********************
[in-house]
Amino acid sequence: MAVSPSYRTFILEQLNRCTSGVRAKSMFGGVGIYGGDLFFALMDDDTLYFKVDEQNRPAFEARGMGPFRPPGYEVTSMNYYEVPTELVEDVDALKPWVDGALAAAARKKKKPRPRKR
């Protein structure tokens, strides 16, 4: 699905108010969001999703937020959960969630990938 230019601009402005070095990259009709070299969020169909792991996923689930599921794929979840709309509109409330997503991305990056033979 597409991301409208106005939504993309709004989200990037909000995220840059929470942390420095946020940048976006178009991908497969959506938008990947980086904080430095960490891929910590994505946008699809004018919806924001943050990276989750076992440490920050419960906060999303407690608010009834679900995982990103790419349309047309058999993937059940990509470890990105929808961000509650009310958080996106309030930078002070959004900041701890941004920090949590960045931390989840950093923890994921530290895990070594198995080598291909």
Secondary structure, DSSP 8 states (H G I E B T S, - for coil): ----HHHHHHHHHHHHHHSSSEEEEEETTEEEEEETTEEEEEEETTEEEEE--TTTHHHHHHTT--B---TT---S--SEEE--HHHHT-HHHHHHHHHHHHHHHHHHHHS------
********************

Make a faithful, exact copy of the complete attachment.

[in-house]
Amino acid sequence: MAVSPSYRTFILEQLNRCTSGVRAKSMFGGVGIYGGDLFFALMDDDTLYFKVDEQNRPAFEARGMGPFRPPGYEVTSMNYYEVPTELVEDVDALKPWVDGALAAAARKKKKPRPRKR
């Protein structure tokens, strides 16, 4: 699905108010969001999703937020959960969630990938 230019601009402005070095990259009709070299969020169909792991996923689930599921794929979840709309509109409330997503991305990056033979 597409991301409208106005939504993309709004989200990037909000995220840059929470942390420095946020940048976006178009991908497969959506938008990947980086904080430095960490891929910590994505946008699809004018919806924001943050990276989750076992440490920050419960906060999303407690608010009834679900995982990103790419349309047309058999993937059940990509470890990105929808961000509650009310958080996106309030930078002070959004900041701890941004920090949590960045931390989840950093923890994921530290895990070594198995080598291909």
Secondary structure, DSSP 8 states (H G I E B T S, - for coil): ----HHHHHHHHHHHHHHSSSEEEEEETTEEEEEETTEEEEEEETTEEEEE--TTTHHHHHHTT--B---TT---S--SEEE--HHHHT-HHHHHHHHHHHHHHHHHHHHS------